LAKESIDE — The Lakeside City Council voted 5-2 in favor of a resolution authorizing ATV riders to use a designated trail, allowing travel back and forth inside city limits to Spinreel Campground.

On June 23, Councilors Debbie Rose, Danny Gonsalves, Shauleen Higgins and Alan Pointer, and Mayor James Edwards voted in favor of the resolution. Councilors Mike Smith and Tim Miller voted against it.

Now the issue goes before the Oregon Parks and Recreation Department's All-Terrain Vehicle Highway Access Routes Advisory Committee, which is soliciting public comments on the proposed ATV access route. 

The proposed segment of Spinreel Road is a 1/2-mile stretch that runs from the U.S. Highway 101 overpass to Airport Way. If designated, the segment would provide ATV access between Lakeside and the Spinreel dunes.

The issue has been ongoing and controversial among residents for some time, to the point that recently some businesses and individuals said they've been harassed and even threatened when they put up signs in their yards in favor of the ATV route. 

Following a survey by the city, it appears residents who responded are split on the matter almost evenly.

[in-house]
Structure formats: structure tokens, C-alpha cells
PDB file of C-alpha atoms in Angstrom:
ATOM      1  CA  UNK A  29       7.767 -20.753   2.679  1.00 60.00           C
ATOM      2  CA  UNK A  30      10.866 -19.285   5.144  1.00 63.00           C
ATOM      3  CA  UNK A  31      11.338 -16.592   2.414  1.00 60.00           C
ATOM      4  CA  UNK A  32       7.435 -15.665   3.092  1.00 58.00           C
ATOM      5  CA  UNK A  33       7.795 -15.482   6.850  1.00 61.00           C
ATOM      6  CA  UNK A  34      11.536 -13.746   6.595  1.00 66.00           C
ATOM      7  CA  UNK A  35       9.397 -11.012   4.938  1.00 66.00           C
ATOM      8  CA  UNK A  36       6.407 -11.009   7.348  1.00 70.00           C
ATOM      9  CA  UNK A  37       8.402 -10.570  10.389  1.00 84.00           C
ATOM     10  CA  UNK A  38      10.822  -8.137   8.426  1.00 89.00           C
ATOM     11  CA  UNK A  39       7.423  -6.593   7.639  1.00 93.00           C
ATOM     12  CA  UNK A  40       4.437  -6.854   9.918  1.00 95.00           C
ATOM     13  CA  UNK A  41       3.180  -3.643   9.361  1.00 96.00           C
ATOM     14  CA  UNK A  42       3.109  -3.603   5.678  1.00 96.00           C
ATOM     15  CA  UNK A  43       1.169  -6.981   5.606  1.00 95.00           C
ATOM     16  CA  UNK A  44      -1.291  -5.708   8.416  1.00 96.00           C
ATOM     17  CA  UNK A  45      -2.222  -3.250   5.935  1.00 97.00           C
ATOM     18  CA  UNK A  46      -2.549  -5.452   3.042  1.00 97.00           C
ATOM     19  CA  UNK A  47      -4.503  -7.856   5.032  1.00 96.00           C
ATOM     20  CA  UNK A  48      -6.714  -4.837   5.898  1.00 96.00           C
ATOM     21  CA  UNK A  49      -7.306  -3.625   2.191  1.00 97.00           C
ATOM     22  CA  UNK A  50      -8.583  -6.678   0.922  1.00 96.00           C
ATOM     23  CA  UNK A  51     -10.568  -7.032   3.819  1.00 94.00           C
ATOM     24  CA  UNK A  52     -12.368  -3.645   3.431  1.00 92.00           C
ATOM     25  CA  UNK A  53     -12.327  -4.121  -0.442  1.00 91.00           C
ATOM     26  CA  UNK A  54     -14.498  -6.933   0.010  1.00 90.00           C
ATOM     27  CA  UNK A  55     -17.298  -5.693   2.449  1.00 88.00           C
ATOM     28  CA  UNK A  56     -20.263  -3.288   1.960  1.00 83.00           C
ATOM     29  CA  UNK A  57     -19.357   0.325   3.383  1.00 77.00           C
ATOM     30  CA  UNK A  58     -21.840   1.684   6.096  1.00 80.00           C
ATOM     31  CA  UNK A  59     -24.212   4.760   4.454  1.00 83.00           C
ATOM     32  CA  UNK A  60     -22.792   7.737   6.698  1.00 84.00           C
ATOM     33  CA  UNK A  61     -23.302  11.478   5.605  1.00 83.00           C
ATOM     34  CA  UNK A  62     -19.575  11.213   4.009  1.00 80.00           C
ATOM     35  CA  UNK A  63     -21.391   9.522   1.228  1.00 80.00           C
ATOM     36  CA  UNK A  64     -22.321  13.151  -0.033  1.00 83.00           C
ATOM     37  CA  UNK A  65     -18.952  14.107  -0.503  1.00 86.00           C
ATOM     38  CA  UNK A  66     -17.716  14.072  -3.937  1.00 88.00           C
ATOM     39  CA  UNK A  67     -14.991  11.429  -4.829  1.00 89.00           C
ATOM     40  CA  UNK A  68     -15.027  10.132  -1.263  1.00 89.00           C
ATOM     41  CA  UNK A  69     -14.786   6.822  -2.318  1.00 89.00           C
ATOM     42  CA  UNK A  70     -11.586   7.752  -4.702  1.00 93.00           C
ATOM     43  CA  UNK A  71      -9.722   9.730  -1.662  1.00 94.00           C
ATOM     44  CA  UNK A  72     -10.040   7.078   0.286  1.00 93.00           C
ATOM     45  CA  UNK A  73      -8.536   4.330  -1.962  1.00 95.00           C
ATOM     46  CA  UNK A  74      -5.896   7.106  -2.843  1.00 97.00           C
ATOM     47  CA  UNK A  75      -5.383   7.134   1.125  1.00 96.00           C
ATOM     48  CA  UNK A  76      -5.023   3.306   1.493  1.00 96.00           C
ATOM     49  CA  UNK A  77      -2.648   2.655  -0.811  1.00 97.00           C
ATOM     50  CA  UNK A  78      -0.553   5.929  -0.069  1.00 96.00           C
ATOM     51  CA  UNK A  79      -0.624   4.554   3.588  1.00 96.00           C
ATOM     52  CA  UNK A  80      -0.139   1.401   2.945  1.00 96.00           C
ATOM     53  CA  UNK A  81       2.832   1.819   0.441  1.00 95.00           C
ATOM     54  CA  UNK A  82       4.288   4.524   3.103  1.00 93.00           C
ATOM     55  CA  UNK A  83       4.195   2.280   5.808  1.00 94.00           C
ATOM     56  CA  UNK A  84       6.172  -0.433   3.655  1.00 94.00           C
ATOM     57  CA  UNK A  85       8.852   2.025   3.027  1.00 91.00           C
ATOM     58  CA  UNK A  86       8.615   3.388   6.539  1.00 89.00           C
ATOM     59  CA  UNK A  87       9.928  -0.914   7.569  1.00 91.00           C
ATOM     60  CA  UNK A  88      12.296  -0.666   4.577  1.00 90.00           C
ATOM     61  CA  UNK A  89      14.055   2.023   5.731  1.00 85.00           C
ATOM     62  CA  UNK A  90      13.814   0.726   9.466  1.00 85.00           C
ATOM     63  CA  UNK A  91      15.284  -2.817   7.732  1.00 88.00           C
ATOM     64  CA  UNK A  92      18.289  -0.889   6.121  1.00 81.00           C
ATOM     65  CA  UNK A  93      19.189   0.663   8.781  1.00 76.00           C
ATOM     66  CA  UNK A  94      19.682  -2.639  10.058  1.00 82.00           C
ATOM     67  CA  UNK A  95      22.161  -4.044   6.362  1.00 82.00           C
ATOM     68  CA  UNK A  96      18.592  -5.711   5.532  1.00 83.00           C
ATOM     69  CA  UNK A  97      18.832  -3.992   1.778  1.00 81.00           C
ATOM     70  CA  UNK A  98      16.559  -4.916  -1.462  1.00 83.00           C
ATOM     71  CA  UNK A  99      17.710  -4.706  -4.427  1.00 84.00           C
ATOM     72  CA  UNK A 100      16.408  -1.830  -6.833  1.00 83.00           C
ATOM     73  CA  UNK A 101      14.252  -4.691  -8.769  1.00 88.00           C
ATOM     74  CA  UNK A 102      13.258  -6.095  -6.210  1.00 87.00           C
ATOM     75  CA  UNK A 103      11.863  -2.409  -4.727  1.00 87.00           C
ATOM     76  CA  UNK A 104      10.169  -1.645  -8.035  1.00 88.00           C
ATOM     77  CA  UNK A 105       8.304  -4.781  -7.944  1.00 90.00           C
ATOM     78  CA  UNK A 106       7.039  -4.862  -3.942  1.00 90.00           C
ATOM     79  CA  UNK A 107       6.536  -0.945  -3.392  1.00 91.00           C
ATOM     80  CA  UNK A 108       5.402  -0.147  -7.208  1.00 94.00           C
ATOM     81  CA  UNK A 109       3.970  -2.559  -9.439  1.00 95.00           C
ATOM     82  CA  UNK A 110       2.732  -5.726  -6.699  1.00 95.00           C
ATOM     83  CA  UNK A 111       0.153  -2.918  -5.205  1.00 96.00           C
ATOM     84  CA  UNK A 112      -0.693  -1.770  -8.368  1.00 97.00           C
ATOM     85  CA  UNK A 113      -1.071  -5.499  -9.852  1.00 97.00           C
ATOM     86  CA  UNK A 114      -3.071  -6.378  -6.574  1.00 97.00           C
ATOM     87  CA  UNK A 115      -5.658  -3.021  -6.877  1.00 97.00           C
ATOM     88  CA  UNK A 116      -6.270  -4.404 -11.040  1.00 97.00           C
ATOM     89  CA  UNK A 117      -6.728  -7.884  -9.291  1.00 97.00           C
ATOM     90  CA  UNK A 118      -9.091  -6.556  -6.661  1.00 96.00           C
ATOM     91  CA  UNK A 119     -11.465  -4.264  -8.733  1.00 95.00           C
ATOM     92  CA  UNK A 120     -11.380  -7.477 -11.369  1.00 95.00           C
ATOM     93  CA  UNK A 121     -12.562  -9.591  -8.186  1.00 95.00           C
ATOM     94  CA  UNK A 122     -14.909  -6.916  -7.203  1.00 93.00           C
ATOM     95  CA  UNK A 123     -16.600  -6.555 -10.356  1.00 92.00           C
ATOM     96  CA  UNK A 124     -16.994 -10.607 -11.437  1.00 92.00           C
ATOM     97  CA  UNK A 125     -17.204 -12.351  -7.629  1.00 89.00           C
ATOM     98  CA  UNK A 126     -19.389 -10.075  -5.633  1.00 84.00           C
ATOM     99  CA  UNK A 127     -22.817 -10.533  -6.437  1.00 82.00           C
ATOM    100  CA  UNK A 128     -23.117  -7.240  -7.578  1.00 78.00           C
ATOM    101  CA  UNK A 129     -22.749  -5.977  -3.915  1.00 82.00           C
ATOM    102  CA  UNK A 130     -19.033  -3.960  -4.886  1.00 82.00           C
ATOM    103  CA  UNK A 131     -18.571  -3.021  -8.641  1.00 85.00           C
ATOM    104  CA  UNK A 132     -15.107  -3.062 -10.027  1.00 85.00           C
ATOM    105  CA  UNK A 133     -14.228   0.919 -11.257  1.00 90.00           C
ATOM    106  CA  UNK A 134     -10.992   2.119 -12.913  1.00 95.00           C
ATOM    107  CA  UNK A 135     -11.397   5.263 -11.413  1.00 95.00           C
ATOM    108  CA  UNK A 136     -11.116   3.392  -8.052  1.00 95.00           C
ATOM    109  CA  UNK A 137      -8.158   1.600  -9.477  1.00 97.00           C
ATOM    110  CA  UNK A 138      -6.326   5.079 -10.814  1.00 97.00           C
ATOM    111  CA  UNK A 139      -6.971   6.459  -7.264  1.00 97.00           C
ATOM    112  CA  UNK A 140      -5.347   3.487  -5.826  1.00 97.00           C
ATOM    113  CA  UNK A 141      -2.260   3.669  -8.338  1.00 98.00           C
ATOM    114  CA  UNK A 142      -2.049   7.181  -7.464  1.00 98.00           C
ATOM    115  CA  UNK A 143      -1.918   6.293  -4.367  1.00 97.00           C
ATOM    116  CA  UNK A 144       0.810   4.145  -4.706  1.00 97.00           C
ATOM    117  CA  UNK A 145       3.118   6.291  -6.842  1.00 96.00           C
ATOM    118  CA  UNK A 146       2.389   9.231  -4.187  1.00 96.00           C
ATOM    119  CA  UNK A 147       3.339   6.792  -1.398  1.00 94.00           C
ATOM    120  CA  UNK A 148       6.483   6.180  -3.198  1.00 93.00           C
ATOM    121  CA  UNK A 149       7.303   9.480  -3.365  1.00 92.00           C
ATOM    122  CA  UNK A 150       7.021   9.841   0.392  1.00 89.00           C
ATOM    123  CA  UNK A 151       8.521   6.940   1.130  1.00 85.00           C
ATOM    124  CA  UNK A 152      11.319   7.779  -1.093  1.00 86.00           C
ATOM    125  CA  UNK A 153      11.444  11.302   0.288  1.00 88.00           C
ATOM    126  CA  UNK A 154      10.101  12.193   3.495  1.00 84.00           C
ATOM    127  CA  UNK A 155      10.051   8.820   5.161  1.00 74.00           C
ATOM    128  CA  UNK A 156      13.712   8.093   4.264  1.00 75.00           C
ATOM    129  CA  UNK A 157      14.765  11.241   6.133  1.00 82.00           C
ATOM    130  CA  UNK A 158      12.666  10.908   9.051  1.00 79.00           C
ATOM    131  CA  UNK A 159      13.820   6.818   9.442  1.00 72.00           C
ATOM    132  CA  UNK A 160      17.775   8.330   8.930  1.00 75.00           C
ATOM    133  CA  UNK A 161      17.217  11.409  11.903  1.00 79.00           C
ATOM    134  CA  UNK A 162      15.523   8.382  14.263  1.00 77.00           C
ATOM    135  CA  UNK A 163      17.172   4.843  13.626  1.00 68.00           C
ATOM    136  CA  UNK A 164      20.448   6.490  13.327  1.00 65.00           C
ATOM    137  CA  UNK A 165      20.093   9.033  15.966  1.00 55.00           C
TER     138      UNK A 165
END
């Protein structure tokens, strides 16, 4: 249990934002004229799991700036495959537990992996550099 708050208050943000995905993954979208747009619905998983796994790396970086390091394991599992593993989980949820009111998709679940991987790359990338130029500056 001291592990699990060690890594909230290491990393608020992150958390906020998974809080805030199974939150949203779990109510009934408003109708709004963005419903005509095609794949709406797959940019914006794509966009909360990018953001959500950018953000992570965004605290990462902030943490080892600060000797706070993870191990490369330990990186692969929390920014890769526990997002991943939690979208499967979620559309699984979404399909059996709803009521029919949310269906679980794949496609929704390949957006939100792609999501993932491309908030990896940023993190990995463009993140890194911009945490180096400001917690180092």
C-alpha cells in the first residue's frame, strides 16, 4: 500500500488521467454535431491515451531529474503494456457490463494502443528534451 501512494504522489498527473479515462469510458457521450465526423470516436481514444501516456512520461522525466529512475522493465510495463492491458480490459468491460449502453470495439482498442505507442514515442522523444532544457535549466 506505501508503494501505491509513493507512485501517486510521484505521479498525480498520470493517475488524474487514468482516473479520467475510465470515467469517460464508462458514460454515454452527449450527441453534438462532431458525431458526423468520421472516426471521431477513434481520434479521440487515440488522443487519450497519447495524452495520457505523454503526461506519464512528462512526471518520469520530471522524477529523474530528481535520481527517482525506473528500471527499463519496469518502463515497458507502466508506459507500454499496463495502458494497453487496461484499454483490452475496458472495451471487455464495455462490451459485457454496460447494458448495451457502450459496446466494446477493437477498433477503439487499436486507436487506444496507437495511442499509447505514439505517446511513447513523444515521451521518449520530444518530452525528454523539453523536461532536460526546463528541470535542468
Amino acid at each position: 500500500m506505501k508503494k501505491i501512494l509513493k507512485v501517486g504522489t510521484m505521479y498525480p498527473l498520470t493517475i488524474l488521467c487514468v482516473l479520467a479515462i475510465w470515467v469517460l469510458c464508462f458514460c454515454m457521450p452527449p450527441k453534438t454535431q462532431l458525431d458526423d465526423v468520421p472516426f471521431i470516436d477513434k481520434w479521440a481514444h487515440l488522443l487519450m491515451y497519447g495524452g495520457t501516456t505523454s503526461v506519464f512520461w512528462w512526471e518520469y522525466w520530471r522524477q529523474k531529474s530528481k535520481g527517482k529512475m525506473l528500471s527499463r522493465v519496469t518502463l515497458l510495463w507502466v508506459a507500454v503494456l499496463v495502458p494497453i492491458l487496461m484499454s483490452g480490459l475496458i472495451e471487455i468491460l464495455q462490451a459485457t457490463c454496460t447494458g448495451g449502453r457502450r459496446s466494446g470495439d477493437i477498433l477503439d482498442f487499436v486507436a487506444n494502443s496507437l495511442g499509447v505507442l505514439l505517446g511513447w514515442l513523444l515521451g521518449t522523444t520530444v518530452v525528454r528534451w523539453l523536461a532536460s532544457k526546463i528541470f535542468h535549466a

Proponents say allowing ATV riders, both residents and visitors, to drive to and from Spinreel Campground would boost the economy — especially needed this year as the COVID-19 pandemic forced many businesses to shutter for the past three months. If riders could come into town, they'd eat at local establishments and spend time and money in town.

Opponents are concerned about enforcement and say ATV riders, especially those from out of the area, do not obey speed limits or noise regulations and have in the past exhibited rude and dismissive behavior toward residents. Some fear for their safety, especially those who walk in city limits.

Others have concerns over whether local law enforcement agencies have the officers available to regulate riders and enforce the rules. Lakeside does not have a police department and citizens have turned down several levies to fund one. So enforcement falls to the Coos County Sheriff's Office, Oregon State Police and North Bend Police Department — which has staffing issues of its own.  

At the June 23 special meeting to discuss and vote on the ordinance, people spoke in favor and against the proposal and several letters received were read into the record by Interim City Manager Loree Pryce and city councilors. 

There were comments from those against the proposed ordinance saying, "You're inviting trouble, where is your concern for the community?" "My primary concern is non-compliance — this ordinance is unenforceable," "This initiative ... lowers my property value," to comments from those who support the ordinance.

A resident of Rockaway Beach said he and his family have traveled all over for family vacations with their ATVs and enjoy the places they've been that allow riders to go into town. 

"We ride into town for lunch and it's quite an adventure for the kids," he said. "I'd love to be able to do that same in Lakeside. There's nine of us and we'd (probably) eat lunch and dinner."